Tuesday, September 29th, 2020 Posted by Jim Thacker

Adobe ships Dimension 3.4

Originally posted on 15 April 2020. Scroll down for news of the 3.4 release.

Adobe has released Dimension 3.2, the latest update to its 3D rendering and compositing software aimed at “graphic designers, not 3D experts”.

The update adds a new 3D text system and a set of 3D primitives, opening up the possibility of using Dimension more like a traditional graphic design tool, but in 3D.

Other changes include a new colour temperature system for lighitng, new 3D camera controls, and the option to import models in USD format.

A designer-friendly drag-and-drop 3D rendering and compositing tool
Originally codenamed Project Felix before its commercial release in 2017, Dimension is intended to enable graphic designers with little experience of 3D tools to incorporate 3D elements in their work.

Users can import 3D models created in other software, assign materials, textures and HDRI lighting via a simple drag-and-drop workflow, and render images as layered PSD files for post-processing in Photoshop.

New in Dimension 3.2: 3D text
The major addition to Dimension 3.2 is the new text system, which makes it possible for users to create 3D text dynamically inside the software, with support for extrusion, bevelling and custom materials.

It supports a basic range of typographic features, including font family, font style, character and line spacing, and alignment.

A range of languages are supported, including Arabic, Hebrew and Indic and Asian languages, although layout is left-to-right only, even for languages written right-to-left or vertically.

Users can extrude text to a custom depth, or apply one of seven preset bevel styles: it’s possible to adjust basic parameters, like bevel width and angle, but there’s no bevel profile curve.

Dimension generates UVs for 3D text automatically, making the front, back, sides and bevel areas indvidual texture regions, so it’s possible to apply separate materials to each.

Adobe plans to expand the text system in future releases, although it doesn’t commit a specific schedule.

According to product manager Jeanette Mathews: “In the future, we can imagine things like stackable text layers, randomised text, offsetting position per-glyph, and the ability to add effects like bend”.

Six new basic 3D primitives
As well as text, Dimension adds a set of six 3D primitives – referred to as “customisable basic shapes” in the documentation – a cube, sphere, cylinder, plane, cone and torus.

Each can be customised via a basic range of parameters, although they have to be converted to non-parametric format before applying some of Dimension’s graphic layers.

Opening up new possibilities for 3D illustration and print design inside Dimension
Together, the text and primitives systems open up the possibility of using Dimension more like a traditional graphic design tool, but in 3D.

Whereas the software’s initial feature set was geared towards photorealistic workflows like product prototyping and visualisation, Adobe’s blog post on the 3.2 update shows a range of more stylised work.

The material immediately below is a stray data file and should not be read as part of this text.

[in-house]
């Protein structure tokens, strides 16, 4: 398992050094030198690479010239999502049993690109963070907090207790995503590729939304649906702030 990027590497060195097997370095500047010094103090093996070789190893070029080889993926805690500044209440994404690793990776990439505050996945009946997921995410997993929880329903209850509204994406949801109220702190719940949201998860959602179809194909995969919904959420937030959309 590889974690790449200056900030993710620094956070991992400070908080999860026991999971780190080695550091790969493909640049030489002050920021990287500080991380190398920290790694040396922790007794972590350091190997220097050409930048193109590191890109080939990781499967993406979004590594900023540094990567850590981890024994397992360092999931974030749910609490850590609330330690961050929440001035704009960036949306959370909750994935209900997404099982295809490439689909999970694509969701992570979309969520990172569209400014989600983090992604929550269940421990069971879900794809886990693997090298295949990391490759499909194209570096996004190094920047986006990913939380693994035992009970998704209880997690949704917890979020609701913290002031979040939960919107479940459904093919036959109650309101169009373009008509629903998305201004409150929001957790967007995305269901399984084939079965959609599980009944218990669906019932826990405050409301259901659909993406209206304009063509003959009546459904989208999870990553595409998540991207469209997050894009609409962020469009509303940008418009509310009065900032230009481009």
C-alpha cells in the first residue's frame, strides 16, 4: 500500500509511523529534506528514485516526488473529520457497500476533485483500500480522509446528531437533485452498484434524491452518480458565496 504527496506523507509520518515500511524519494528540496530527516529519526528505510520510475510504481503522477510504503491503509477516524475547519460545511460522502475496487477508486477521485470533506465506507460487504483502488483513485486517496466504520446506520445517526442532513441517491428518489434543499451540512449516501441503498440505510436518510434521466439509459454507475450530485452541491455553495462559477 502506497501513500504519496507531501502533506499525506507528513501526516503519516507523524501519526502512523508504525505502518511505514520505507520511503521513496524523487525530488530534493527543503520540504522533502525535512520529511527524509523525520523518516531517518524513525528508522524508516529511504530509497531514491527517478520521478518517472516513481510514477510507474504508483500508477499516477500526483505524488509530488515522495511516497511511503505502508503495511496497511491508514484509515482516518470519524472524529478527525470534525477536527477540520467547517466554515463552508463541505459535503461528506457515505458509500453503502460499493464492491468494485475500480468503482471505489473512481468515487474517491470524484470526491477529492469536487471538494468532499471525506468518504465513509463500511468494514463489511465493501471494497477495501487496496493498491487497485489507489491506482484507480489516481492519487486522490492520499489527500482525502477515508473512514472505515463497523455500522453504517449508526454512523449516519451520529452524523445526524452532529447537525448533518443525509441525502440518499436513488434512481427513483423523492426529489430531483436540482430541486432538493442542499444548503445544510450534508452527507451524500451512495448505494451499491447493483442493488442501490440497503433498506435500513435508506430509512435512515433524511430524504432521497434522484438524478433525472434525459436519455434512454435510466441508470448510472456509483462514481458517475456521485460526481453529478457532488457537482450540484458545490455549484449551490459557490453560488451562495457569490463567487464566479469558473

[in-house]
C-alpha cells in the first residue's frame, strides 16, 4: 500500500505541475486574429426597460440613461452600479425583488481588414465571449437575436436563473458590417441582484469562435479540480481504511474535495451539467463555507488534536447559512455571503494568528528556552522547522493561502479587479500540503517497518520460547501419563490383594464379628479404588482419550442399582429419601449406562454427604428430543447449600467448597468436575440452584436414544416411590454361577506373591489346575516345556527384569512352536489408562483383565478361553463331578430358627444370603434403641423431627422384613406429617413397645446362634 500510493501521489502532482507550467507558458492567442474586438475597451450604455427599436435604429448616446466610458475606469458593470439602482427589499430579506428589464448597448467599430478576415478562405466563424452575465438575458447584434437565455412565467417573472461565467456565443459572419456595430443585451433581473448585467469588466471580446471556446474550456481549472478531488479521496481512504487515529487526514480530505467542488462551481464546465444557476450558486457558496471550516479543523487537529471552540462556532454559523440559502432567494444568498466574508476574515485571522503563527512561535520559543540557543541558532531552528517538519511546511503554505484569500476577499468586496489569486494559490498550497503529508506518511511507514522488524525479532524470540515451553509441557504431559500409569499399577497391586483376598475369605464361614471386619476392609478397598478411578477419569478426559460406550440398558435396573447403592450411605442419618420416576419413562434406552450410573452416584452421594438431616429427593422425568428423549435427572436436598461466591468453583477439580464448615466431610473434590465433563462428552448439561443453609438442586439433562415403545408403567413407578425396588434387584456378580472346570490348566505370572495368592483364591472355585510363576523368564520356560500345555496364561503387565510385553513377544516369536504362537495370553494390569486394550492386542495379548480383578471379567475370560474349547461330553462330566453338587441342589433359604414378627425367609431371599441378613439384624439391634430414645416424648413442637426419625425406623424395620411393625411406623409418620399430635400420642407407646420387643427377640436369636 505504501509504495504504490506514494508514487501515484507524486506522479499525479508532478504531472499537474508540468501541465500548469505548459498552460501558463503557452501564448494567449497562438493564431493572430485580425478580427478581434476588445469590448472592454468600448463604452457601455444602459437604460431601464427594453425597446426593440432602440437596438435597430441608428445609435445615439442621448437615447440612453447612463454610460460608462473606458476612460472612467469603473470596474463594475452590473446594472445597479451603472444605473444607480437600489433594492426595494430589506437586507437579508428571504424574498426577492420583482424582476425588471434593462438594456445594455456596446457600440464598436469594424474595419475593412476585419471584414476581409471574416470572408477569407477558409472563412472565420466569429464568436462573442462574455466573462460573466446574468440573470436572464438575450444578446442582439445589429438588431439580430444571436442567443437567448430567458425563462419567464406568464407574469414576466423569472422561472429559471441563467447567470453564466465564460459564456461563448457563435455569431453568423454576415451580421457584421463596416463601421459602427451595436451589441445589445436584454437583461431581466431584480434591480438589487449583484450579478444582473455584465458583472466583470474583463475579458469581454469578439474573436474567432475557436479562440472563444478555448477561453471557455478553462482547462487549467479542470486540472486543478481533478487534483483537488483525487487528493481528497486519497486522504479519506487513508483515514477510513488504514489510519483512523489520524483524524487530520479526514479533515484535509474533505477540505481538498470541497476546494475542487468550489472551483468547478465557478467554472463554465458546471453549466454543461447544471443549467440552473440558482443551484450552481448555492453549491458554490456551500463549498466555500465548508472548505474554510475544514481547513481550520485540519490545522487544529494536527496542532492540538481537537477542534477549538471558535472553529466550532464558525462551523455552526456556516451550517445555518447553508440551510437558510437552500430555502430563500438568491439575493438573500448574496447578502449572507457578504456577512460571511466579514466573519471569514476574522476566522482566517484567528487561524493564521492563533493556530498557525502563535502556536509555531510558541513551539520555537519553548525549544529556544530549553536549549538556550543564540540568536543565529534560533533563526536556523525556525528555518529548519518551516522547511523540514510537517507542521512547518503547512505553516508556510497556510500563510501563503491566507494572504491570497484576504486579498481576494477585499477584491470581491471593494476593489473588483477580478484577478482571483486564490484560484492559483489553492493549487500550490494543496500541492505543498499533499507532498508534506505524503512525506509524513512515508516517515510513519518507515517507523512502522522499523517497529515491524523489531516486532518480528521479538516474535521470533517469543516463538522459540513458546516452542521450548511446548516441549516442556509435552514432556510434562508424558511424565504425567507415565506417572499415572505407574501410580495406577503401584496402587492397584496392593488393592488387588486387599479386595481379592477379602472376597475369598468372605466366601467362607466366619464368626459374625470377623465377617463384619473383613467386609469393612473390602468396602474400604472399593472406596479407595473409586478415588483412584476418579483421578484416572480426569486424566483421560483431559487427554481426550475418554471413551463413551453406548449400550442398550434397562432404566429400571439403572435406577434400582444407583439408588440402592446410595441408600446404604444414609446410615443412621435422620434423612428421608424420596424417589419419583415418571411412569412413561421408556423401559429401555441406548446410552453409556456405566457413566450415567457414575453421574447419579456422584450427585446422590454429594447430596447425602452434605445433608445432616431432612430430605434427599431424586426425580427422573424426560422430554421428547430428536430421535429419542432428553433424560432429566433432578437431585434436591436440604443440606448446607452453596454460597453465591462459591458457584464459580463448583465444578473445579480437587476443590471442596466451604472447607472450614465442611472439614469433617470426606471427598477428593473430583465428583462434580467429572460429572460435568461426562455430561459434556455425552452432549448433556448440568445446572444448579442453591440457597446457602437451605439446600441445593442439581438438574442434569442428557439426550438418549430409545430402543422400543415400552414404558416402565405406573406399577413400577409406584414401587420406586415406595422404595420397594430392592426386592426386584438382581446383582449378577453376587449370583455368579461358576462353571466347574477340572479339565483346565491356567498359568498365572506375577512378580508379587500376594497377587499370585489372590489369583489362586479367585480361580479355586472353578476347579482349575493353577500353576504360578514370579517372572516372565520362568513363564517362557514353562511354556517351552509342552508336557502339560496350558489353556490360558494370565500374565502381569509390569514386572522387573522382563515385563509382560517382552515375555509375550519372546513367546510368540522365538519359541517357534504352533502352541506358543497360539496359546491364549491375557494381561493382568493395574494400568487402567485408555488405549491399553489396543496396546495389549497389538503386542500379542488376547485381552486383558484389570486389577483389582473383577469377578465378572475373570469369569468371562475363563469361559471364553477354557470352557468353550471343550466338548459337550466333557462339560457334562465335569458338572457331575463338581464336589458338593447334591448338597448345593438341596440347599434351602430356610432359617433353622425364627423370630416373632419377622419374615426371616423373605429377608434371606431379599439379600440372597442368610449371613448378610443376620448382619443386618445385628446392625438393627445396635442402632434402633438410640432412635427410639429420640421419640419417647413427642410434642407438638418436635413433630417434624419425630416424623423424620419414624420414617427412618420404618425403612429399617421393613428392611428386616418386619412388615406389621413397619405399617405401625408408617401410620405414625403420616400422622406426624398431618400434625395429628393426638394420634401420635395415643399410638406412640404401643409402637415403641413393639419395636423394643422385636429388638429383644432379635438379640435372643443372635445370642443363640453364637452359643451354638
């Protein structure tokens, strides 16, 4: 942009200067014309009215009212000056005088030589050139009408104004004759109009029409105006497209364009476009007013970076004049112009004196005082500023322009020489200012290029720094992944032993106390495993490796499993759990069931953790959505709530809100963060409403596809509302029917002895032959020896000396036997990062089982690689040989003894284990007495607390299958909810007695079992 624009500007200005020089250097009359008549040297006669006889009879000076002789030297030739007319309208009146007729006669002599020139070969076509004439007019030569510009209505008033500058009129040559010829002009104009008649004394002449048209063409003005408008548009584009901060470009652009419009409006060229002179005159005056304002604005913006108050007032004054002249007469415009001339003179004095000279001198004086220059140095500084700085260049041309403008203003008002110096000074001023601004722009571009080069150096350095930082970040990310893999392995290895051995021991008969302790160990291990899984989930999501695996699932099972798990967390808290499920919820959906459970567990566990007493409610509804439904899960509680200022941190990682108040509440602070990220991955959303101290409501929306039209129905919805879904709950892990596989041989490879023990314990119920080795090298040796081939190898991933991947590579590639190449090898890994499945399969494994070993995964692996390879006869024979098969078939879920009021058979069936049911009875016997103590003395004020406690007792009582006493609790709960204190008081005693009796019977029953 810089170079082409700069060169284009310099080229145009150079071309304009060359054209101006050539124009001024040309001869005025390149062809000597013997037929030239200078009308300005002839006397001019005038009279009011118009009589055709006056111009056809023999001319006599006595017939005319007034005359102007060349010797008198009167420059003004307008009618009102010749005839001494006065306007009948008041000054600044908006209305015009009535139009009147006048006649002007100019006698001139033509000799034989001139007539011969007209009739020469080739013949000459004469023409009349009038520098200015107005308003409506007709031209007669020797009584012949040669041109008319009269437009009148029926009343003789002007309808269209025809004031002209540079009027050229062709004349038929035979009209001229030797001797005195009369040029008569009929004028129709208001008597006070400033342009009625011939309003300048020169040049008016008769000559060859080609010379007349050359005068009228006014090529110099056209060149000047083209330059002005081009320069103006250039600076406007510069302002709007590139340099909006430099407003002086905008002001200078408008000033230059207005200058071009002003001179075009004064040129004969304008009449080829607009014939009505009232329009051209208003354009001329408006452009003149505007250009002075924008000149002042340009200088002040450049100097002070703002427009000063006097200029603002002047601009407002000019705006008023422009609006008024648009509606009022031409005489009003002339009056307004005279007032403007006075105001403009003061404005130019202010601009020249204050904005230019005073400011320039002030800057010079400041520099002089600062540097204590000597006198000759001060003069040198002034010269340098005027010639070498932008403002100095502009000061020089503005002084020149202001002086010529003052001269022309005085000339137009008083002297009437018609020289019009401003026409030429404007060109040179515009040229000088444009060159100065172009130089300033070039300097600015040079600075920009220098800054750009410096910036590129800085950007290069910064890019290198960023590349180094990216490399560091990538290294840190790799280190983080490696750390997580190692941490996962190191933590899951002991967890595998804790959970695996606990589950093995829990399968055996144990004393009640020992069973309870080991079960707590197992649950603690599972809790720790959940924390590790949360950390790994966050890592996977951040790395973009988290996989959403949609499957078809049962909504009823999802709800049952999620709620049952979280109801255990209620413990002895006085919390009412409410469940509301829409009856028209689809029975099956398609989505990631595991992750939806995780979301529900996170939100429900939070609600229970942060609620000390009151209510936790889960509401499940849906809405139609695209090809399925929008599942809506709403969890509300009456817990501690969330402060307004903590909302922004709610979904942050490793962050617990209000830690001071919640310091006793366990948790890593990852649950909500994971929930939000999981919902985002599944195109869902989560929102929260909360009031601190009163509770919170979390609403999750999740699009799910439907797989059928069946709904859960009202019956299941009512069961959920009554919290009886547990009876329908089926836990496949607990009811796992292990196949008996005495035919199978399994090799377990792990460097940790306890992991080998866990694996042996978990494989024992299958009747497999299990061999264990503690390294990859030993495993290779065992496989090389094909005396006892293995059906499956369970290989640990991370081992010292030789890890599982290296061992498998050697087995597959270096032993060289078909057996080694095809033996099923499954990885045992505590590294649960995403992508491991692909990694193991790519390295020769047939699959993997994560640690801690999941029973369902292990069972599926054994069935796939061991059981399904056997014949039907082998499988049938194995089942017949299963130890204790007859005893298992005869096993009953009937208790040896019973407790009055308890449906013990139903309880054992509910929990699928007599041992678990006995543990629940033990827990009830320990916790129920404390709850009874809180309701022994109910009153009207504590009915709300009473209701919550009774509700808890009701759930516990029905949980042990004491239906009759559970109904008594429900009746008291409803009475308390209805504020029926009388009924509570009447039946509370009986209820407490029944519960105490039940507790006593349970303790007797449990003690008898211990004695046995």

As well as 3D typography of the type seen on posters and book covers, the post has some nice examples of illustration and brand design work based around simple, semi-abstract shapes.

Other changes: updates to lights, cameras and new 2D and 3D import formats
Updates to existing features in Dimension 3.2 include colour temperature for lights, with the colour picker now defaulting to natural light temperatures, and presets mimicking common real-world light types.

The 3D camera gets new sub-tools for Roll, Field of View, Tripod and the Dolly Zoom, plus the option to set Dimension to use the same navigation camera navigation controls as standard 3D applications.

There are also a range of new 2D import formats, including BMP, EPS, GIF, PSB, TGA and TIFF, on top of the existing support for JPG, EXR, PNG, PSD and SVG files.

The update also adds support for importing 3D models in USD format: now standard in visual effects and animation pipelines, but an interesting addition here, given Dimension’s target audience.

Updated 20 April 2020: We asked Adobe about USD support in Dimension. The firm told us that a key objective was to support the derived USDZ format used in Aero, its new augmented reality authoring tool.

Product market manager David Lloyd told us that supporting USD ensures that Dimension can integrate into AR workflows, but that its aim was also to offer “robust enough capabilities for 3D specialists”.

Updated 29 October 2020: Adobe has released Dimension 3.4.

The update adds the option to export a model’s UV layout in PSD format, intended to streamline the process of designing graphics for packaging in Photoshop or Illustrator.

Other than that, the only new features are the option to open .dn scene files by dragging them directly into the software, and support for Creative Cloud Team Libraries.

Since we last wrote about the software, June’s Dimension 3.3 update added support for SketchUp’s native .skp file format; plus automatic grouping of font families, and the option to favourite and filter fonts.

Pricing and system requirements
Dimension 3.4 – in the online documentation, it is sometimes also referred to as the September 2020 update – is available for Windows 10 and macOS 10.12+ on a rental-only basis.

A subscription to Dimension alone costs $20.99/month; a subscription to all of Adobe’s creative tools costs $79.49/month.

Read an overview of the new features in Dimension 3.4 on Adobe’s blog

Read a full list of new features in Dimension 3.4 in the online documentation

Full disclosure: in my other life as a freelance writer, I’ve written blog posts for Adobe about Dimension CC. CG Channel itself has no financial connection with Adobe or Dimension.